Munich Android Mobile Meeting

Tomorrow (January 28th), I’ll be in Munich for this:

Unfortunately, the event filled up super fast and I barely managed to squeeze in, so there are probably no spaces left. Still, if anyone would like to meet up afterwards, send me an email soonish. If you managed to get in, and would like to see a demo of Hecl, let me know, because I’d like to have the chance to show that off some too!

Hopefully it will be a valuable experience. Android is a pretty convincing system in many ways, but of course has yet to fully come into contact with reality, so I’m curious to meet some of the people involved and hear about it from them. I really hope it doesn’t end up being a rehash of information that’s available on the web, as it’s a two hour drive from Innsbruck.

New Hecl Release

After four or so months, it’s time for another Hecl “checkpoint”. Those who are seriously interested really ought to be getting Hecl from subversion, however, it’s a good idea to tie up the loose ends every now and then, and put something that’s easy to fetch for the casual user.

This release contains a number of interesting things:

  • Alpha support for Java integration. For example:

      java java.lang.System sys
      set ms [sys currentTimeMillis]
  • Alpha support for Google Android. This utilizes the Java integration system above heavily. What sets it apart from just writing code in Java is that on top of the building blocks, I’ve started to write little bits of Hecl code to make common things very straightforward, layering on top of the Java API.

  • Numerous fixes in the code, documentation, and build system.

Tcl and Tk 8.5 out

Actually, they were out a few weeks ago, but I’ve been on vacation at the in-laws’ near Monselice, Italy. The release announcement is here:

It’s worth writing about, because it’s been a long time in the making, and contains a number of improvements. Particularly noteworthy in my opinion are ‘real’ hash tables (dicts), an even better sandbox model (Tcl and Java have the best sandboxes that I know of), and a theme engine for Tk that, in the right hands, significantly improves how it looks.

In the fickle world of language fads, Tcl doesn’t get the respect that it should these days. Like anything, it has problems, but what doesn’t, when examined up close? It’s ironic that for years it has gotten things right like Unicode support, and OS-level threading, that are currently being worked on in Ruby.

Hecl obviously owes a great deal to Tcl, but since it’s a new language (more or less necessitated by cell phone limitations), we’re free to take a stab at improving things that Tcl doesn’t get right.

In any case, Tcl is worth a look if you want to play with something that’s fundamentally different from a lot of popular languages, and the core team has put a lot of work into the latest release, so give it a whirl (perhaps using tkcon instead of the readline-less tclsh executable) with an open mind, and see if you don’t learn something new.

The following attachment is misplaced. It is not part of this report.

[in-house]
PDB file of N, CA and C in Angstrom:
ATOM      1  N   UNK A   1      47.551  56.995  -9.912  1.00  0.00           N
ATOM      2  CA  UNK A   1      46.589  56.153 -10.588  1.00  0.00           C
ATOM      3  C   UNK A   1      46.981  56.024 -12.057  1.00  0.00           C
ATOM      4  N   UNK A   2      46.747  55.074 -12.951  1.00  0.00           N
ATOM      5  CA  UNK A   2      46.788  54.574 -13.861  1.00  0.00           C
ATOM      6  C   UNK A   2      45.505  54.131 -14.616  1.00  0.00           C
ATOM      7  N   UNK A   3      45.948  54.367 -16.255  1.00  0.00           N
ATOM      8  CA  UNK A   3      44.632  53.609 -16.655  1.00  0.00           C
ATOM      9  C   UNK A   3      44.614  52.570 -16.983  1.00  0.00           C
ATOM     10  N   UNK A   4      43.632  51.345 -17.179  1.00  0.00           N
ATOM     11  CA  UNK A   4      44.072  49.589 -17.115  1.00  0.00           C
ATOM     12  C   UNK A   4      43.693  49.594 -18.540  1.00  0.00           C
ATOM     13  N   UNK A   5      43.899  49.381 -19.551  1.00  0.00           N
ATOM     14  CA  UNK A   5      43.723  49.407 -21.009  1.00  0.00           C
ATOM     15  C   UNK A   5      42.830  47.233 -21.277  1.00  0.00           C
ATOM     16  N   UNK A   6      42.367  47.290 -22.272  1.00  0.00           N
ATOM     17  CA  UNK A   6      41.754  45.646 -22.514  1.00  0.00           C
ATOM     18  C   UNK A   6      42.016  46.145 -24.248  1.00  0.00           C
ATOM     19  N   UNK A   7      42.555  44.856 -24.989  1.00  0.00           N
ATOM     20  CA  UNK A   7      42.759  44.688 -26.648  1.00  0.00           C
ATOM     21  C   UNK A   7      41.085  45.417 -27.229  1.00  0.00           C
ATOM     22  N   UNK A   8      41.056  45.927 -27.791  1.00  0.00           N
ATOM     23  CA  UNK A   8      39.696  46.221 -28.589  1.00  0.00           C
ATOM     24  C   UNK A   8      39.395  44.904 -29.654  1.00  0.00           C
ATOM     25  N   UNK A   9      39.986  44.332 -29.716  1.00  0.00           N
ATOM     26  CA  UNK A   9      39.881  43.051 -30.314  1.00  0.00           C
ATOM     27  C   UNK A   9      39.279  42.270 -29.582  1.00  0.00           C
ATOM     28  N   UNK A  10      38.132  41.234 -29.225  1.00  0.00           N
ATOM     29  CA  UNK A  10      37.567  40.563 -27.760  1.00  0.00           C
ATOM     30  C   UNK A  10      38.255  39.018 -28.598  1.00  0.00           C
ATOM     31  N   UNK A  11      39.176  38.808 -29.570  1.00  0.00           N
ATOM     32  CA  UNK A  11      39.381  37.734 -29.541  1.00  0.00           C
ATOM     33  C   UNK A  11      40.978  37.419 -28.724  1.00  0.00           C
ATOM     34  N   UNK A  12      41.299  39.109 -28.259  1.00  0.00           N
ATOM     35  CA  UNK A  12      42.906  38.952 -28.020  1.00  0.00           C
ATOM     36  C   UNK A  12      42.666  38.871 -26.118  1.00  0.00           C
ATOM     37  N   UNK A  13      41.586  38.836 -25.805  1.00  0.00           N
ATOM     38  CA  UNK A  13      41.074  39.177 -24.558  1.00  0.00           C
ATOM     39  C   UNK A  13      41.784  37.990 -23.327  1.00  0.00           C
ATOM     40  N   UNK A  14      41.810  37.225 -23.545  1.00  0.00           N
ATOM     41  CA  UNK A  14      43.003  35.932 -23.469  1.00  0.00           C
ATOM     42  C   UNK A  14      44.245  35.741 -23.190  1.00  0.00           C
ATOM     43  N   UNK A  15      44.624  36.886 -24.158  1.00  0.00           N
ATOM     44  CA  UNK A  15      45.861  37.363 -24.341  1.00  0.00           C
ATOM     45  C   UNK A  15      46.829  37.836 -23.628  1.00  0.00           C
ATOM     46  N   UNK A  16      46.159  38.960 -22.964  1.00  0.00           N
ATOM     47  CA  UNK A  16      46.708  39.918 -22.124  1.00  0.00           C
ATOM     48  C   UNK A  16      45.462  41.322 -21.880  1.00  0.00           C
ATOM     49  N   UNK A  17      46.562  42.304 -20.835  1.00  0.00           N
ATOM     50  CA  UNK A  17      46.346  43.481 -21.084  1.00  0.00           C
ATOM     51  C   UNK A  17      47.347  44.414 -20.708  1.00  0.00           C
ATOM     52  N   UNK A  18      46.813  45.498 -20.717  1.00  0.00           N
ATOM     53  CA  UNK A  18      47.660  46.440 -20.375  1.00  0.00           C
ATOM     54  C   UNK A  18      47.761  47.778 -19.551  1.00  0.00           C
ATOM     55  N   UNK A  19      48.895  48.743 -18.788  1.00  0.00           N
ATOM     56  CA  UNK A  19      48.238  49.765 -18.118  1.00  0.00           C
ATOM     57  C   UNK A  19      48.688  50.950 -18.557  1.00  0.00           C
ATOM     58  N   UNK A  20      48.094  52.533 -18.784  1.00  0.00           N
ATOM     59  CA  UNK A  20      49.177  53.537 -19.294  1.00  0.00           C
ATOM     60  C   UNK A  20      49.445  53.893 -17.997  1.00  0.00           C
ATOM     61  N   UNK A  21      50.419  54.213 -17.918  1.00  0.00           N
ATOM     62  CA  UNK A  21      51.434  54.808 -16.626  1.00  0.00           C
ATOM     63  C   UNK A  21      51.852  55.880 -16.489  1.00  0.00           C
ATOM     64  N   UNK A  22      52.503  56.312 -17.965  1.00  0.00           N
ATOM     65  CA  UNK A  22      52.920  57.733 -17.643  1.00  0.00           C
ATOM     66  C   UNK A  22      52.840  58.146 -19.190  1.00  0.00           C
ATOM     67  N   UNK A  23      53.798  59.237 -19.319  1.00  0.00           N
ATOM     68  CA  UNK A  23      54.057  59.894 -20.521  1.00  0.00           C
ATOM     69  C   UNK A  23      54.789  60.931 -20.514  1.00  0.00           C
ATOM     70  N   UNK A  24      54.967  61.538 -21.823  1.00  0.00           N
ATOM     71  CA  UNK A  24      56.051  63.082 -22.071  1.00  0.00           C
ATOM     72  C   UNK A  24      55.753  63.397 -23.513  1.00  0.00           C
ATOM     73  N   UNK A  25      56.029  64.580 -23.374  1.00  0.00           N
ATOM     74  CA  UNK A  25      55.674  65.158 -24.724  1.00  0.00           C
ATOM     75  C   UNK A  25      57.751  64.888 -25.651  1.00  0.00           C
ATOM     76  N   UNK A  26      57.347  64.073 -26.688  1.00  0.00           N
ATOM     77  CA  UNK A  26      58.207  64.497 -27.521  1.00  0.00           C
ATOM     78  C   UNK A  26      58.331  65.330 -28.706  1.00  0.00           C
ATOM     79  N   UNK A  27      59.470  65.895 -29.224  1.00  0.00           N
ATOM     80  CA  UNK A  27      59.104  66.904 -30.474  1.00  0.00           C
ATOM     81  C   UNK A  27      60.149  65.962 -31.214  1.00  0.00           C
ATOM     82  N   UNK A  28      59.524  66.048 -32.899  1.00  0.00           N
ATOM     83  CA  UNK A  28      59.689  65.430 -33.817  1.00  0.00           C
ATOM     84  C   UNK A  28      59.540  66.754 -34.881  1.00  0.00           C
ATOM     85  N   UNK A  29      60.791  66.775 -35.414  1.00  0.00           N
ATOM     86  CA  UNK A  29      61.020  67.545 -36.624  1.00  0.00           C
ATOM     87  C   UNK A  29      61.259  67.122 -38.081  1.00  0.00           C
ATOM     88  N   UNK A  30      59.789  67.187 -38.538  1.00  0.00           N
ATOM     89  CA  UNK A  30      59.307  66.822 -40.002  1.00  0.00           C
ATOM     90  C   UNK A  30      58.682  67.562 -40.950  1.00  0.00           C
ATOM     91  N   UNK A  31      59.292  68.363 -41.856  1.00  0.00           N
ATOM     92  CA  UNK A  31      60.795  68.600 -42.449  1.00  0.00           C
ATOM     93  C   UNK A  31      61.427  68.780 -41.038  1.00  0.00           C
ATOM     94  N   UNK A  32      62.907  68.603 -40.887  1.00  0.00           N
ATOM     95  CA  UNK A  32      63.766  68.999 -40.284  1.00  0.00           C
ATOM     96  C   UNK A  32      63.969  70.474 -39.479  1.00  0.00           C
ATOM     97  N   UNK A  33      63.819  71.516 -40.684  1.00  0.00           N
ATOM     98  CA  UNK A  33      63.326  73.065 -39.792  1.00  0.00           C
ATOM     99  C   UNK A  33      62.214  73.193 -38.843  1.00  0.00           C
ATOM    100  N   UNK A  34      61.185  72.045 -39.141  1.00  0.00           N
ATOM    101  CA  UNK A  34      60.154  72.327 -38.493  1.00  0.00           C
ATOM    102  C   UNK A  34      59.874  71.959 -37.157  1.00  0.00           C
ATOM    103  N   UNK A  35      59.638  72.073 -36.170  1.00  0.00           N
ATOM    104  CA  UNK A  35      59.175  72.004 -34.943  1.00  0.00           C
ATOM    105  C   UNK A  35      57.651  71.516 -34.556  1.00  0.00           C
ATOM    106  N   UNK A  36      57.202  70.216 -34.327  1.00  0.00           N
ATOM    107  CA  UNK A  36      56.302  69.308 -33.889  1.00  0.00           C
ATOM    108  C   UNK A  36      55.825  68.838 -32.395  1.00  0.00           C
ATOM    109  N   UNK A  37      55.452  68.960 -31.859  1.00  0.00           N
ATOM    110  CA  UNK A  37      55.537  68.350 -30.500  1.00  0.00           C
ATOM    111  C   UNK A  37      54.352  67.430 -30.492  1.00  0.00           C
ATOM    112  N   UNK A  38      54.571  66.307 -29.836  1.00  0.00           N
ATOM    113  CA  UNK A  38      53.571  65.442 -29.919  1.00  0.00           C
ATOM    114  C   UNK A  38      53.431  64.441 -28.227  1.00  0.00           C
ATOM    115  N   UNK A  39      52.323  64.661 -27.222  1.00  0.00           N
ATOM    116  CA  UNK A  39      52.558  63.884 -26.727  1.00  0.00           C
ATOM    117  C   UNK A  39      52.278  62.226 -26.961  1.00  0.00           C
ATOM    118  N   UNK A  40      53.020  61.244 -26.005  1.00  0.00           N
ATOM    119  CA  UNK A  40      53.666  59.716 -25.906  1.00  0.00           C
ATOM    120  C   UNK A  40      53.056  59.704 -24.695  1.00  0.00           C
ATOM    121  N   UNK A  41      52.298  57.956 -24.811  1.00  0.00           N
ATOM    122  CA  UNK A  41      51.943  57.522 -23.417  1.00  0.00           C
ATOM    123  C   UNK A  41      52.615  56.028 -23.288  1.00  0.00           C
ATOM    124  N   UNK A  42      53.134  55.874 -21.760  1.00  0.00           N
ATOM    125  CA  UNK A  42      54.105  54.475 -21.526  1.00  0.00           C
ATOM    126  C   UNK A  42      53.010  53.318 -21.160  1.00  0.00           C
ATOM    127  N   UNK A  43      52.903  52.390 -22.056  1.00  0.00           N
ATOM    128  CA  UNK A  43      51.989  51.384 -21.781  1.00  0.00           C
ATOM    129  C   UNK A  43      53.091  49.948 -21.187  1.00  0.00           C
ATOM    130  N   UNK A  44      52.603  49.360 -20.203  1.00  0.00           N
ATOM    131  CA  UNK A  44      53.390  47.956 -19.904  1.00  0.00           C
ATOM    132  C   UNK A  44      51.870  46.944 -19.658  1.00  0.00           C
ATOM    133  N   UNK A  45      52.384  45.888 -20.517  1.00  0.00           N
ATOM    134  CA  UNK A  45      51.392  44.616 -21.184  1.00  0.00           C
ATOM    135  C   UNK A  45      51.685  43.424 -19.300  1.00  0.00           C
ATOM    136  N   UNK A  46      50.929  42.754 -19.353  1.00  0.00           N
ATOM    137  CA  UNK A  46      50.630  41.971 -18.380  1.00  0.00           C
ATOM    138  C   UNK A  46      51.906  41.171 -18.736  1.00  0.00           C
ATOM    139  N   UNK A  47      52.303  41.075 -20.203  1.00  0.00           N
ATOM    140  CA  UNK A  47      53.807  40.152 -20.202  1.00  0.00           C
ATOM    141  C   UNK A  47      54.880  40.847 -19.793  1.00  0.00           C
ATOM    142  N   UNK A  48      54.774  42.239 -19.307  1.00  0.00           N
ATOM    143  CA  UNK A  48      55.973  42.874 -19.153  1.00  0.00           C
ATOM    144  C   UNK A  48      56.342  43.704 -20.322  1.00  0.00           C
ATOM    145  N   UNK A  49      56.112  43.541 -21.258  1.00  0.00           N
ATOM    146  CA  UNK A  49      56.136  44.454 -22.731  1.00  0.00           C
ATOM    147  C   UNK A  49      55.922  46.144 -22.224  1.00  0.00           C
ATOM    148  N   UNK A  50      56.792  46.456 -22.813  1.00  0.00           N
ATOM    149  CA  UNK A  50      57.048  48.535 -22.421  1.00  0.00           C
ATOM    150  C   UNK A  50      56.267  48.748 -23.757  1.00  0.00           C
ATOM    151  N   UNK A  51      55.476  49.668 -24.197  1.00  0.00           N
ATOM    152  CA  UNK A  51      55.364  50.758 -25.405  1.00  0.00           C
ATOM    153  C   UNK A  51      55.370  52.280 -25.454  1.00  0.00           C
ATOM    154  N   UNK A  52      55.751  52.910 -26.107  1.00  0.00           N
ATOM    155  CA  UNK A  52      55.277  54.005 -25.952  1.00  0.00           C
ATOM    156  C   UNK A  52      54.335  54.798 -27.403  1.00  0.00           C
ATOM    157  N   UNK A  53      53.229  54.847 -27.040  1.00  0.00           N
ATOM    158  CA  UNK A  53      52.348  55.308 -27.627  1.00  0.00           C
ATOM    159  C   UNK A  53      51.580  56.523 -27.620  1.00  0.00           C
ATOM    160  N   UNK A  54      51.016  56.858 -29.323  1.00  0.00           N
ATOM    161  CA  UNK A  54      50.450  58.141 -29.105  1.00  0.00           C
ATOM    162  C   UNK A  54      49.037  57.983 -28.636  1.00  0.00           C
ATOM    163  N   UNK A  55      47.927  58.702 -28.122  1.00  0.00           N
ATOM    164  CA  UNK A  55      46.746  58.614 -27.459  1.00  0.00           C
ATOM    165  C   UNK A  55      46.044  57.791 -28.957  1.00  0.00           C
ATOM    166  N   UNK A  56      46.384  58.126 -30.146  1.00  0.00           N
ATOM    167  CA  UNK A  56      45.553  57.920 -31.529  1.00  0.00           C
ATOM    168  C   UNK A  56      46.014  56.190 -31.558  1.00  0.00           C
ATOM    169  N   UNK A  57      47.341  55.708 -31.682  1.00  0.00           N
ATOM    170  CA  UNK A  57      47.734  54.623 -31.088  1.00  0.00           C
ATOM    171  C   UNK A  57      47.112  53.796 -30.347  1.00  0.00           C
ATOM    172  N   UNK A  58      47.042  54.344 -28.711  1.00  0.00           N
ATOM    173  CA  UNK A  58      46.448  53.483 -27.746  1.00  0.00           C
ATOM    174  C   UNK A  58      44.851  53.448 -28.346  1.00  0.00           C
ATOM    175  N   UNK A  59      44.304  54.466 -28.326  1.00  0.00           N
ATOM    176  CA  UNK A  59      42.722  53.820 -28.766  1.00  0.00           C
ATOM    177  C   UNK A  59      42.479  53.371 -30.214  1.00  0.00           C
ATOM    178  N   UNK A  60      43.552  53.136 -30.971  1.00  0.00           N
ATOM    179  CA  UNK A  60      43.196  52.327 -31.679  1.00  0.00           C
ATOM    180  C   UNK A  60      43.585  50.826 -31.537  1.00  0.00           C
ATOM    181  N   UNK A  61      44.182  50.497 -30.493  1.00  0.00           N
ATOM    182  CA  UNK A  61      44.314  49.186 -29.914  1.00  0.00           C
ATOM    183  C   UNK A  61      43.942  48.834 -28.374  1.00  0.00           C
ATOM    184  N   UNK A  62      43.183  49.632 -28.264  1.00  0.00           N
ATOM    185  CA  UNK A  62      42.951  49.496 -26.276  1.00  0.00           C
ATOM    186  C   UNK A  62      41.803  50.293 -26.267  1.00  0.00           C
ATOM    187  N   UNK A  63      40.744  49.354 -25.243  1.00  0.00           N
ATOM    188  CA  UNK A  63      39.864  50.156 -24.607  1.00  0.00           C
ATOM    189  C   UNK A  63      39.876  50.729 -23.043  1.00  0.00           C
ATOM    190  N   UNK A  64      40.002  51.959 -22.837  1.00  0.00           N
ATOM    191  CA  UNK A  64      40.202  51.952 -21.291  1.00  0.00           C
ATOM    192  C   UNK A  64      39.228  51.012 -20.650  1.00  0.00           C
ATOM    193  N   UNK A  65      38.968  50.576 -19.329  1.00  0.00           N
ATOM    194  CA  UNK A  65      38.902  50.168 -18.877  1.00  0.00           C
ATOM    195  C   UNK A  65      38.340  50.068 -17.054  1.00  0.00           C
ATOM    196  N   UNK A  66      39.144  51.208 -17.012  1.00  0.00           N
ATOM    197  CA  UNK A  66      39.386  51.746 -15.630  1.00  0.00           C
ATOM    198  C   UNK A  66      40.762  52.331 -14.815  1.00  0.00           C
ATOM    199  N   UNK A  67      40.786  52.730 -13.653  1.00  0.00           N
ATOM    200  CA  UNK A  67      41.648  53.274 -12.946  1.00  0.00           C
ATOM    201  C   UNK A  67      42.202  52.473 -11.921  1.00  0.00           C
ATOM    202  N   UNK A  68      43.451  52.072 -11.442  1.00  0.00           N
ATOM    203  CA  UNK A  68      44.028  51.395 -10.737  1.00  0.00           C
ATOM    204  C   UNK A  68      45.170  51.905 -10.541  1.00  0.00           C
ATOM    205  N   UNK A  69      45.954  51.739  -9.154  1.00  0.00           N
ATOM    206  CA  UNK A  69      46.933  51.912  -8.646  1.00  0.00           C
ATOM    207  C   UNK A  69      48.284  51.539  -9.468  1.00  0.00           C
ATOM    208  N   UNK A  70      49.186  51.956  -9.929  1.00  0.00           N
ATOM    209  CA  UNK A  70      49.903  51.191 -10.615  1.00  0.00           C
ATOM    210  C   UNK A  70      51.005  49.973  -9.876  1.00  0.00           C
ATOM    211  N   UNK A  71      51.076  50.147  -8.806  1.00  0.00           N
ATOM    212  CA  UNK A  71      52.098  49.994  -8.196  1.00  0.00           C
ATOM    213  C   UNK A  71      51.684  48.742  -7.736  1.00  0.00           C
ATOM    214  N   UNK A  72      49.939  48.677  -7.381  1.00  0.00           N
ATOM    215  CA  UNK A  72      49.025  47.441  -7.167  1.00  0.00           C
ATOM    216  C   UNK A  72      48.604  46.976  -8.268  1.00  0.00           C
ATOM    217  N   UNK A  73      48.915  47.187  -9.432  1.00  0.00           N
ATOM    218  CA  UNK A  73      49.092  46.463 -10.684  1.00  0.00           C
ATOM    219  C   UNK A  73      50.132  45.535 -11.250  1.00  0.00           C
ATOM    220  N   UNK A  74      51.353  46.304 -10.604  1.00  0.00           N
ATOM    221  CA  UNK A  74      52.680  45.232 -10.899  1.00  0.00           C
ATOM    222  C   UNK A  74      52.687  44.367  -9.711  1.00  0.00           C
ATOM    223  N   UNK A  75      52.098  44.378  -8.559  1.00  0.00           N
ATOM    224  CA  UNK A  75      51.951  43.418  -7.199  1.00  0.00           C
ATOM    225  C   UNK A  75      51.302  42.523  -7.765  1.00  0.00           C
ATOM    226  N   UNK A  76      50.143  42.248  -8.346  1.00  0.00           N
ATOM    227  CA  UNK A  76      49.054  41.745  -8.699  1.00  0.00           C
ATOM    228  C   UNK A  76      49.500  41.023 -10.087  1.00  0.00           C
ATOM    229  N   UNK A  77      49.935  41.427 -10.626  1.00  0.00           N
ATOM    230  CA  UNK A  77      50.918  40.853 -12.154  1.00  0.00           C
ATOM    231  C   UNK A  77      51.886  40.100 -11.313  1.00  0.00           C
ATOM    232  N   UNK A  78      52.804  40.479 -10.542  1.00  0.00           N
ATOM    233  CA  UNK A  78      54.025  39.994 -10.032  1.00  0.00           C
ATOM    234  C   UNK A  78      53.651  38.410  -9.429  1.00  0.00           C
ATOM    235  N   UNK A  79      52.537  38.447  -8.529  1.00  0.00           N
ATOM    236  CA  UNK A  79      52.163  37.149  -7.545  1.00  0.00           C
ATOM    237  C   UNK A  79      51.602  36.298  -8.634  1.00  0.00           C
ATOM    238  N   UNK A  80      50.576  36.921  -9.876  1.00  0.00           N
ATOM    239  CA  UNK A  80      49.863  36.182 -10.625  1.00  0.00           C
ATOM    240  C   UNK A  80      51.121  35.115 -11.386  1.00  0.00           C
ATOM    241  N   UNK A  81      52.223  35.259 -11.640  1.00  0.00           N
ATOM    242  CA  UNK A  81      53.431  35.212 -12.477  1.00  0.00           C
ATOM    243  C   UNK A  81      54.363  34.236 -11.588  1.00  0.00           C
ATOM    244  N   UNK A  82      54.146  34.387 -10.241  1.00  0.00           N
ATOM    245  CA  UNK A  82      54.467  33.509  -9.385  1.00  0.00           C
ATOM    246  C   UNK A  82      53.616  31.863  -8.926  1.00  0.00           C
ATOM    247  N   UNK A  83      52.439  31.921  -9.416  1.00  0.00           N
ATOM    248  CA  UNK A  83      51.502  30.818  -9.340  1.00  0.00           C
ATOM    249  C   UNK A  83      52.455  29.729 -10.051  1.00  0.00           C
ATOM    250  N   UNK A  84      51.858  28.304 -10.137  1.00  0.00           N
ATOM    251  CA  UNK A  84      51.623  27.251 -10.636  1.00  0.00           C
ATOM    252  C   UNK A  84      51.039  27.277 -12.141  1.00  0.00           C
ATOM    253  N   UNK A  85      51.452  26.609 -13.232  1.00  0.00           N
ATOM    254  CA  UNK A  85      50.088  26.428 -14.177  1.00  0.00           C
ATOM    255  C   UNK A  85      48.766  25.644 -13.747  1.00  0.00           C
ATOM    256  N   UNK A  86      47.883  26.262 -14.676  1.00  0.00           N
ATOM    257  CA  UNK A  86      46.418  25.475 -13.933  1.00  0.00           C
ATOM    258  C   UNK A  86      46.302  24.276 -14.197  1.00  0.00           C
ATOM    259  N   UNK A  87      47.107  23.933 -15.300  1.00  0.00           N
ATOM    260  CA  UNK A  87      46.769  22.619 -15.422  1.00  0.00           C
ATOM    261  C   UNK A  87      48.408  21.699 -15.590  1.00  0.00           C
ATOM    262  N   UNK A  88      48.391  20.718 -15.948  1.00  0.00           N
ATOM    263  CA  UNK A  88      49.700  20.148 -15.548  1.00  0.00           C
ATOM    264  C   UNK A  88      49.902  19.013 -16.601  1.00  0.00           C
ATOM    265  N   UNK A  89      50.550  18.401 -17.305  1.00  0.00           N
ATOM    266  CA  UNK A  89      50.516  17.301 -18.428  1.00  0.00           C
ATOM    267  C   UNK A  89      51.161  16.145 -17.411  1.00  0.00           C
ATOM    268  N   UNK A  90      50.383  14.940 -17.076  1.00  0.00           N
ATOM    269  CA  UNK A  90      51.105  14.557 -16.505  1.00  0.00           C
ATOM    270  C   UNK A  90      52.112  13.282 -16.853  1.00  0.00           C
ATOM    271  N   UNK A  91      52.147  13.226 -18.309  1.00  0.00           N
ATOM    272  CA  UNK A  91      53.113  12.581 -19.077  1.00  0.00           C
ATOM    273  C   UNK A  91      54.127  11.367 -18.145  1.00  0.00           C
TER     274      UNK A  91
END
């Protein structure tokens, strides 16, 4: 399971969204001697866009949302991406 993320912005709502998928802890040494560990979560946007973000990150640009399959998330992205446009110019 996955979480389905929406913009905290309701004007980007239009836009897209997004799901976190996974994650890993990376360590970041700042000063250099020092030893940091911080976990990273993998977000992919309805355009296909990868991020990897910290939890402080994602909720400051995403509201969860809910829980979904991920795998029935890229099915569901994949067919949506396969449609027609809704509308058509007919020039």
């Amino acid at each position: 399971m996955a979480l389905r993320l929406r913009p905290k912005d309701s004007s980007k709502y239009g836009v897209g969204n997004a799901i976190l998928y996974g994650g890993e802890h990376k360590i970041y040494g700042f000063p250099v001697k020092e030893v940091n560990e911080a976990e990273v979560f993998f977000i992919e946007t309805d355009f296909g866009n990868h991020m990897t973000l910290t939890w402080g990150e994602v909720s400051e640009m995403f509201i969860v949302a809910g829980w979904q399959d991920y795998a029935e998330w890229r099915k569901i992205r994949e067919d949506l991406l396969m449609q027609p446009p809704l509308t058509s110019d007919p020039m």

Android Task List / Selector

Credit for finding out how to do this goes to dims, who has been doing lots of cool Android hacking lately:

If you’re interested in Android and what it can do, you should be following his online journal!

As a way to keep pushing and testing Hecl, I decided to see if I could copy what he’d done in Hecl. It has indeed produced a few improvements to the Java code. That done, making it work was short and sweet:

set layoutparams [linearlayoutparams -new {FILL_PARENT WRAP_CONTENT}
set layout [linearlayout -new $context]
$layout setorientation VERTICAL

# Create ourselves some commands to access Android internals.
java activitymanagernative
java iactivitymanager
java {$TaskInfo} taskinfo
java android.content.ComponentName componentname

java java.util.List javalist
set am [activitymanagernative getdefault]
set tasks [$am gettasks 10 0 [null]]
set len [$tasks size]
set tasklist [list]
for {set i 0} {< $i $len} {incr $i} {
    set baseactivity [[$tasks get $i] -field baseactivity]
    lappend $tasklist "Task: [$baseactivity getpackagename]"

$layout addview [textview -new $context -layoutparams $layoutparams 
         -text "Currently running tasks"]

set lview [basiclist $context $tasklist -layoutparams $layoutparams]
$layout addview $lview
$lview requestfocus

set callback [callback -new [list [list SelectTask]]]
$lview setonitemclicklistener $callback

heclcmd setcontentview $layout

proc SelectTask {parent view position id} {
    [activitymanagernative getdefault] movetasktofront $position

It could have been squeezed further by avoiding some of the temporary variables, and perhaps also by implementing a mapping between java.util.List and Hecl lists.

I think one of the next things I want to do is work on some infrastructure so that people will be able to actually work on scripts on their phone. That’s sort of a departure from the past (most phone keyboards would be sheer torture for inputting long scripts), but it’s a cool demo in any case.

Announcing Hecl Android Alpha and Hecl Android Developer Challenge Entry

Alpha Android Hecl

I’m a little bit nervous about the idea, but I decided that I might as well release early, because for the foreseeable future, there’s always going to be “one more feature” I could add.

So, without further ado, I’m going to announce that I have a version of Hecl running on Android that has a access to a number of Android wigets. It is available here:

Hecl Android Demo